NHS Future Forum
We have presented our recommendations to the Prime Minister, Deputy Prime Minister and Secretary of State for Health. We believe they represent a sensible set of amendments to the current Health Bill, and that they are likely to secure a broad consensus around its contents.
We have spent eight weeks listening to over 6,700 people, at over 200 separate events. We have received over 25,000 emails, 2400 comments on our website, and 1500 other electronic responses, while 175 individuals and organisations have taken the time to post us their thoughts and responses.
We have listened, we have heard from thousands of individuals, and now it is our turn to represent those views to Government. Our recommendations represent important changes in future policy, crystallising those thousands of voices, as well as our own views.
The Forum is independent of Government. Its recommendations will now be considered and responded to by Government.
There is little doubt that the NHS needs to change. And we have heard that many of the stated principles underpinning the Government’s NHS reform programme – such as devolving control to clinicians and giving patients real choices – are supported. But the bottom line is that any change must aim to improve patient services and patient safety.
We have made 16 core recommendations, including:
• The pace of the proposed changes should be varied so that the NHS implements them only where it is ready to do so;
• The Secretary of State for Health should remain ultimately accountable for the NHS;
• Nurses, specialist doctors, and other clinicians must be involved in making local decisions about the commissioning of care – not just GPs. But we need to make sure that in doing so, the NHS avoids tokenism, or the creation of a new bureaucracy;
• Private providers should not be allowed to ‘cherry pick’ patients and the Government should not seek to increase the role of the private sector as an end in itself.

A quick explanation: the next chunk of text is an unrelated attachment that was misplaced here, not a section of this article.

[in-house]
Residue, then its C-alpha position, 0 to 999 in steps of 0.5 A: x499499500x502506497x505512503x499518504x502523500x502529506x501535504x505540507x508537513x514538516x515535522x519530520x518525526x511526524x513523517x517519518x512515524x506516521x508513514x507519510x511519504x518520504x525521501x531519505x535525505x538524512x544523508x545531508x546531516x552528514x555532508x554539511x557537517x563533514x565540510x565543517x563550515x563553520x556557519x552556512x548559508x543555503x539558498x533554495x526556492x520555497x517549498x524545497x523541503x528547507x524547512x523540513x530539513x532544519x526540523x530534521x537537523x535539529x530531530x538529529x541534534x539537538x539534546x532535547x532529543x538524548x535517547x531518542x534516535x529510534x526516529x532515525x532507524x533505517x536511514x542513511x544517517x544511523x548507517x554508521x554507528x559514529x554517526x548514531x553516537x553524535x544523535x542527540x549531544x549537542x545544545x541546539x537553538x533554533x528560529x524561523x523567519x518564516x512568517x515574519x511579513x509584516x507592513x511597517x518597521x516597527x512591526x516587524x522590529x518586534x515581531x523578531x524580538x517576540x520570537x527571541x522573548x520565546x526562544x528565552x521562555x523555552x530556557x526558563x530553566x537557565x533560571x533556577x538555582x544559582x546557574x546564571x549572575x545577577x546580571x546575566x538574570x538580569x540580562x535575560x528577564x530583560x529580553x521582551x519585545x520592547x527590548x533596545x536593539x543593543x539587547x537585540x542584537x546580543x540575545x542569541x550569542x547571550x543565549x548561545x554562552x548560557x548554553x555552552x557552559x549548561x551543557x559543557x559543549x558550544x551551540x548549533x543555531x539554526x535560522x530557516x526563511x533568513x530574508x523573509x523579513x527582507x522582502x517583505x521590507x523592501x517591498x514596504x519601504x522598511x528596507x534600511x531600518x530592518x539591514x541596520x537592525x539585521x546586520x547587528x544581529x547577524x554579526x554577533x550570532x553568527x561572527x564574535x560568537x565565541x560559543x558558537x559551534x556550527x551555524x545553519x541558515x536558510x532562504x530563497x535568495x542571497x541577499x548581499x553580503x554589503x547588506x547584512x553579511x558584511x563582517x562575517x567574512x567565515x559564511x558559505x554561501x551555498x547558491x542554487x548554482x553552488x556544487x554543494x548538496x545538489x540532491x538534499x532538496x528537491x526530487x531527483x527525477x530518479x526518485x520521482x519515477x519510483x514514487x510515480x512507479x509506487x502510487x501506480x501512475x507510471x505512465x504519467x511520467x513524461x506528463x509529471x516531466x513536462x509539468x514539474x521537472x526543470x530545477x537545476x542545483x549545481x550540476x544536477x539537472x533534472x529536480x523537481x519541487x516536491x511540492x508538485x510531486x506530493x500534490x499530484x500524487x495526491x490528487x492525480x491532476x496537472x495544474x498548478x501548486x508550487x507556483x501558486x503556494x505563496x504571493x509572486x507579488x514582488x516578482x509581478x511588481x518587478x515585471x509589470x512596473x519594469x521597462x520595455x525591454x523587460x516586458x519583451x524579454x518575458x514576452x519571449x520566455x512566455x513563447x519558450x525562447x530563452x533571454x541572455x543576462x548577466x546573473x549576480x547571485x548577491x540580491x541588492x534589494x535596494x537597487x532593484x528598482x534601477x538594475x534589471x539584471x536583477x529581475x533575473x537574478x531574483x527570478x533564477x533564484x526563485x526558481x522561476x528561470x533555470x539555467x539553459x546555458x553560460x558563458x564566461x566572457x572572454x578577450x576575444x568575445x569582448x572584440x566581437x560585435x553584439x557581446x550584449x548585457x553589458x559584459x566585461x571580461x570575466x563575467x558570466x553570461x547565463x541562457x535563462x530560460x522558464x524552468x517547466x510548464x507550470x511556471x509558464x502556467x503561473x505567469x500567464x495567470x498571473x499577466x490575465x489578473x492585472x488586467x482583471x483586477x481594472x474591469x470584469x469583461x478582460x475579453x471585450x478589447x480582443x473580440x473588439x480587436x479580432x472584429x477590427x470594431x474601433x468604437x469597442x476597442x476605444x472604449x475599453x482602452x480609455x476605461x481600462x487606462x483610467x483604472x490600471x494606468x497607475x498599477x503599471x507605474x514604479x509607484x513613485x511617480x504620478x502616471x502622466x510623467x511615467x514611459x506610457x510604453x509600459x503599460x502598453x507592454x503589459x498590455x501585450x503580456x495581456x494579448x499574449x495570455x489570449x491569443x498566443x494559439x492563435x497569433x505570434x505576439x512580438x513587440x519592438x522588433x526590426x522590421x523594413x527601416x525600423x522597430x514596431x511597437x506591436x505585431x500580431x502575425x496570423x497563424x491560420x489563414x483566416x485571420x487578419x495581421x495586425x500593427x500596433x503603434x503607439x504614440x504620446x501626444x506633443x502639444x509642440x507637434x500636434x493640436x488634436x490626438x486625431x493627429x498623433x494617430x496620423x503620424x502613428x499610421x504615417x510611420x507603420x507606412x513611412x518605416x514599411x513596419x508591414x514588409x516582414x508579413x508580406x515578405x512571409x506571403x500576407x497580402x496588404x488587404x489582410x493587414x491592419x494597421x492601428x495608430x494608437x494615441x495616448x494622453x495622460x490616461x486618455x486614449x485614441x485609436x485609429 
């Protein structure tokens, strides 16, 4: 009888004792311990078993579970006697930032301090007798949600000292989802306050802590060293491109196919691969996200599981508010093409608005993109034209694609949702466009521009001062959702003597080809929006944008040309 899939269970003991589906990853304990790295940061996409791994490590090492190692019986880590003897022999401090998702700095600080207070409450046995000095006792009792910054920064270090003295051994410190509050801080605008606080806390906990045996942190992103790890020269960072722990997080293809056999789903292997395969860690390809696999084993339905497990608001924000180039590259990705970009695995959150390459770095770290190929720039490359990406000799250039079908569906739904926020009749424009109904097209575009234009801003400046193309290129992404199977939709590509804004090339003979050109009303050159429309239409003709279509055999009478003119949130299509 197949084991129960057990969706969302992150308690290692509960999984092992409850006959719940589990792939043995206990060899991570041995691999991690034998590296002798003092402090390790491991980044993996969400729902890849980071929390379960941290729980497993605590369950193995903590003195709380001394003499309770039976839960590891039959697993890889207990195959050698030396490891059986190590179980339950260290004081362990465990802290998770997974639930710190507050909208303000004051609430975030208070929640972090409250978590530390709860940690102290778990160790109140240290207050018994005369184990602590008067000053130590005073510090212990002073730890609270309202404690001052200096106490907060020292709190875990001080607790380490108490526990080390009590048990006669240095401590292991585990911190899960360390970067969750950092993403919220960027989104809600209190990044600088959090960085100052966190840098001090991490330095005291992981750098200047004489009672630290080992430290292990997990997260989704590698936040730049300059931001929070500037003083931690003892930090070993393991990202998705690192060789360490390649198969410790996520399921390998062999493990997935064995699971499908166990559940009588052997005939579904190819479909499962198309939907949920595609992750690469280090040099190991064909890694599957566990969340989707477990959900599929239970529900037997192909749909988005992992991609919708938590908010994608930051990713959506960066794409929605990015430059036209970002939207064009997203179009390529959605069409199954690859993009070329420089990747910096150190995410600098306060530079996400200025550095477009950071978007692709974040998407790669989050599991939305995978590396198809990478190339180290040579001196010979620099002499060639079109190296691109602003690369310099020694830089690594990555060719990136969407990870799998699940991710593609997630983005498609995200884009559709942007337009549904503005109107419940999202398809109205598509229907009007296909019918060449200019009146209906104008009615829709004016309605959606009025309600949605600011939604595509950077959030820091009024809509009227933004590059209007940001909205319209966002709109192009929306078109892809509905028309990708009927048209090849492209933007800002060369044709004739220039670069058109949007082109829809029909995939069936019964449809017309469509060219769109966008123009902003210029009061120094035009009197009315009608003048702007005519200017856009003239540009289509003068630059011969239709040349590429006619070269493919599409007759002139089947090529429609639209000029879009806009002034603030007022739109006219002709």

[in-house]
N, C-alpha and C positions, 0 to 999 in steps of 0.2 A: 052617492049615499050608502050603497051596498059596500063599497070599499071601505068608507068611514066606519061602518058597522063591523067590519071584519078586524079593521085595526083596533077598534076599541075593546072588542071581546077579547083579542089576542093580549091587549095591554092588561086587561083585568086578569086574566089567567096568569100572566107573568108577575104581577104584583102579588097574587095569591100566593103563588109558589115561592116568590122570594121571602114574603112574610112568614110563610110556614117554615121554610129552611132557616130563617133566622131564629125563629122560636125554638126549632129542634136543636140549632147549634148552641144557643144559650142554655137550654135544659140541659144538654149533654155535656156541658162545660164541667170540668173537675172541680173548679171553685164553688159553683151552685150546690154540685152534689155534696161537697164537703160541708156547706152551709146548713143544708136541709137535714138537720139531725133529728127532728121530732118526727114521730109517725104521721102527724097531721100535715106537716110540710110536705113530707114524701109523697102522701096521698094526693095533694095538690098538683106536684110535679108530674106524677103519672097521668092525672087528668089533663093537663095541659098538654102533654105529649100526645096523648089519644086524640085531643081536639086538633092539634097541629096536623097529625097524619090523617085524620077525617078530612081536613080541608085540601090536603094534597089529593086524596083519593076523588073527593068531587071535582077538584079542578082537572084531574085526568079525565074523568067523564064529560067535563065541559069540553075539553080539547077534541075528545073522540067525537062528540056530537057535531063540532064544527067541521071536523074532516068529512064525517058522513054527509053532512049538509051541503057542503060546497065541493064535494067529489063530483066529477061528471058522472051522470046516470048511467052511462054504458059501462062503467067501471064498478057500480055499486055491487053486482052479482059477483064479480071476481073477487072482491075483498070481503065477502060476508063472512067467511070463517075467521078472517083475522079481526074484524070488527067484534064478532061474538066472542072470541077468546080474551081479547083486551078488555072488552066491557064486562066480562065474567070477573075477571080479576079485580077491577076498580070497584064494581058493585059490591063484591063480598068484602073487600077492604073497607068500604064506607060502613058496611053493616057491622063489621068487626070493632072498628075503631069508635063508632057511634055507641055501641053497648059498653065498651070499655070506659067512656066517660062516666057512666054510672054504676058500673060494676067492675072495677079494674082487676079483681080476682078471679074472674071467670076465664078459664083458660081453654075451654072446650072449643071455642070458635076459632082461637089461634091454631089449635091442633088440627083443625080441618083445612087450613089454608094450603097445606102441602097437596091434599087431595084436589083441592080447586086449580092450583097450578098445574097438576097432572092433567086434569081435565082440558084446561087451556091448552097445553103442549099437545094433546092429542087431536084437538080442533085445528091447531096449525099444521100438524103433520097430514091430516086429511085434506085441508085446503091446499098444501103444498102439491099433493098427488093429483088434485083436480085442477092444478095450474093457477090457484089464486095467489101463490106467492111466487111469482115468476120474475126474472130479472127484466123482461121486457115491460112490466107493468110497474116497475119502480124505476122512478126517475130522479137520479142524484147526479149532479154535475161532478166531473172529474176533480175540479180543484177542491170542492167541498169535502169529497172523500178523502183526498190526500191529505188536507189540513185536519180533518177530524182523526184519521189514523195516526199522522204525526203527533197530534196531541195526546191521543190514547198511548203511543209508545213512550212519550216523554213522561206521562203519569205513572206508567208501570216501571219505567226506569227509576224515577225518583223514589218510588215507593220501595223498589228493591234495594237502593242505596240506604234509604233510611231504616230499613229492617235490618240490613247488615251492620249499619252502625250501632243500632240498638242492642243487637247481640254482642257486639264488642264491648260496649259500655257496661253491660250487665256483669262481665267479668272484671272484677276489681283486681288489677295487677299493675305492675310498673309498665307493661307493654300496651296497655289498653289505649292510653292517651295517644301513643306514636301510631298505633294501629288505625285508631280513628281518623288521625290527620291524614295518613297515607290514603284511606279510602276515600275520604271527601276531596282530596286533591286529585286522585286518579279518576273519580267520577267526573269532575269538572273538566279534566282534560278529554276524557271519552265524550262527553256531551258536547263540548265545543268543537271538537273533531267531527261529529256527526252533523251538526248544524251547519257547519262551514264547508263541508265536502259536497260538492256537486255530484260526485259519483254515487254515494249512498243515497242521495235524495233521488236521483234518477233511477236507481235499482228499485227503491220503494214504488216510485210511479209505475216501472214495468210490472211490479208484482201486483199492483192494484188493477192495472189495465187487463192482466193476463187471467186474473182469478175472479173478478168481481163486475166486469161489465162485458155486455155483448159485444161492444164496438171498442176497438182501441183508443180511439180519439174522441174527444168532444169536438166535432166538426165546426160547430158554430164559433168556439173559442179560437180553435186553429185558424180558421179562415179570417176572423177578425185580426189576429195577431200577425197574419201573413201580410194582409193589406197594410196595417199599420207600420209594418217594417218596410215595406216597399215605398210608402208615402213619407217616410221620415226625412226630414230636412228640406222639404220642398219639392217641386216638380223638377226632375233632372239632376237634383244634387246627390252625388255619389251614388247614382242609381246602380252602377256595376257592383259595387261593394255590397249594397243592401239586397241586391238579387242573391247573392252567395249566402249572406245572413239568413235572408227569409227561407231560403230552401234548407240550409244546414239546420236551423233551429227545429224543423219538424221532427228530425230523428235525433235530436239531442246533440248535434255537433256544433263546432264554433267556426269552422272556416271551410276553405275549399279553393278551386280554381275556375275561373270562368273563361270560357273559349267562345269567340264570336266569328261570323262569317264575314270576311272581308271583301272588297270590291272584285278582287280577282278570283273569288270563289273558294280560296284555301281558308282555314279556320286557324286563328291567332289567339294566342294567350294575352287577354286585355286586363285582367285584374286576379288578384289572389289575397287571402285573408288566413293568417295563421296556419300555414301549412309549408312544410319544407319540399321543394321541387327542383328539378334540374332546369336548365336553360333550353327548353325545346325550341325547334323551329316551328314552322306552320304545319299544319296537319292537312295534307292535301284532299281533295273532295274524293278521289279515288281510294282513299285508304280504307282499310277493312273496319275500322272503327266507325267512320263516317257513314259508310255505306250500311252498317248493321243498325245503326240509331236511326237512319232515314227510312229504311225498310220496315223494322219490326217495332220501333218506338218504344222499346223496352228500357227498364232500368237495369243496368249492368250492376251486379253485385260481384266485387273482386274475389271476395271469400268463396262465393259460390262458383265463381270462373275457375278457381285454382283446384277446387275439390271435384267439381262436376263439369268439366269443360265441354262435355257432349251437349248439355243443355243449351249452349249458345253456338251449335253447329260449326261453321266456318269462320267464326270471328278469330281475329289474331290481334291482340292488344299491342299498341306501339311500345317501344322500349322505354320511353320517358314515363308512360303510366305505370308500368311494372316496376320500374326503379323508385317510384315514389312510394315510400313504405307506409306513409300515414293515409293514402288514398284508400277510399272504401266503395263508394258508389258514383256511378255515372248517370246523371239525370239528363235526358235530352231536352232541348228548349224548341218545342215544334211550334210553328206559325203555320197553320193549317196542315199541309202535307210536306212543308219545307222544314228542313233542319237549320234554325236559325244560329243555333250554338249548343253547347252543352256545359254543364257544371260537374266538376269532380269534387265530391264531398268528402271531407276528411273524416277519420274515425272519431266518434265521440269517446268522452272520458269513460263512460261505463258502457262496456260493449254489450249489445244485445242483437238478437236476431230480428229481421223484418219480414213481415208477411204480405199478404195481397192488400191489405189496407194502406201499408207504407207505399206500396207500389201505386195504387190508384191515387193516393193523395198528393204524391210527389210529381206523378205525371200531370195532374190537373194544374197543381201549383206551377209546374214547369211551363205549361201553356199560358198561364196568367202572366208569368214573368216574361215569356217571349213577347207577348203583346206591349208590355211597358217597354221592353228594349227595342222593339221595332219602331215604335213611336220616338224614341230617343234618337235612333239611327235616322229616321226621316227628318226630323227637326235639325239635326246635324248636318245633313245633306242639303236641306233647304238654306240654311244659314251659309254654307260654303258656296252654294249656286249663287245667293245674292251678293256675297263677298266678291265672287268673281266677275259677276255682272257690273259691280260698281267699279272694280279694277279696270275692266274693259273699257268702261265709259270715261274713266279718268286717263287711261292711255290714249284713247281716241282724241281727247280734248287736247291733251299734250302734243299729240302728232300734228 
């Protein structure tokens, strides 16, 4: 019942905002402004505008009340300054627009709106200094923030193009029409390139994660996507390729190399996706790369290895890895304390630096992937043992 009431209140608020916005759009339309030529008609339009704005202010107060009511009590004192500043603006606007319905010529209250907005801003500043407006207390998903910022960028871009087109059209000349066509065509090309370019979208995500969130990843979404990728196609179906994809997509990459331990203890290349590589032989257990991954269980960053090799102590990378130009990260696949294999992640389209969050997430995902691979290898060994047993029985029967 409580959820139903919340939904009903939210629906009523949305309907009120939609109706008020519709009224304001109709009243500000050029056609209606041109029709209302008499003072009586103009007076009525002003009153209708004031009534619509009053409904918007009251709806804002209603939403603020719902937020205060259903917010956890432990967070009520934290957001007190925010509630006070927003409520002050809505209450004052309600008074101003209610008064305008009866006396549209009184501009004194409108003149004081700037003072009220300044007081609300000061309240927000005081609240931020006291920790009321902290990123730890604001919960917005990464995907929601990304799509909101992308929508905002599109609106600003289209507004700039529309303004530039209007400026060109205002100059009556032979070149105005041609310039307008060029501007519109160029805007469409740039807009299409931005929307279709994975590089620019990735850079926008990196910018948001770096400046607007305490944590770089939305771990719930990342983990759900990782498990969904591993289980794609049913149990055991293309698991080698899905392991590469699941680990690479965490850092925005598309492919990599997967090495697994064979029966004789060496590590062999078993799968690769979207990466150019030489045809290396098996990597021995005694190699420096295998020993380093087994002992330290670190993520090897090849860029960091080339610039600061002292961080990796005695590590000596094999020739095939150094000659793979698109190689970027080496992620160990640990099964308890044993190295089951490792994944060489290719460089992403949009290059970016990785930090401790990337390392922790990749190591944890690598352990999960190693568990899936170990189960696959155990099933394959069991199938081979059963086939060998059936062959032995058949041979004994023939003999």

• Competition should be used as a tool for supporting choice, promoting integration and improving quality and must never be pursued as an end in itself. Monitor’s role in promoting competition should be replaced with a duty to promote real integration and collaboration between different parts of the NHS;
• Patients should have a ‘right to challenge’ local health commissioners if they feel that they have not been offered real choice, or if their service is of substandard quality;
• All organisations involved in NHS care and spending NHS money should be subject to the same high standards of public openness and accountability;
Now we will wait with interest to hear how the Government responds. Not everyone will agree with all our recommendations. But a degree of agreement is beginning to emerge about the best way forward, and we hope that we have helped that process.
We would like to thank the thousands of people who have taken the time to tell us what they think. We have not had time in the course of eight weeks to listen to everyone who had something to say – which we regret. Nonetheless, we hope Government will not only learn from our conclusions, but will continue to listen, reflect and improve.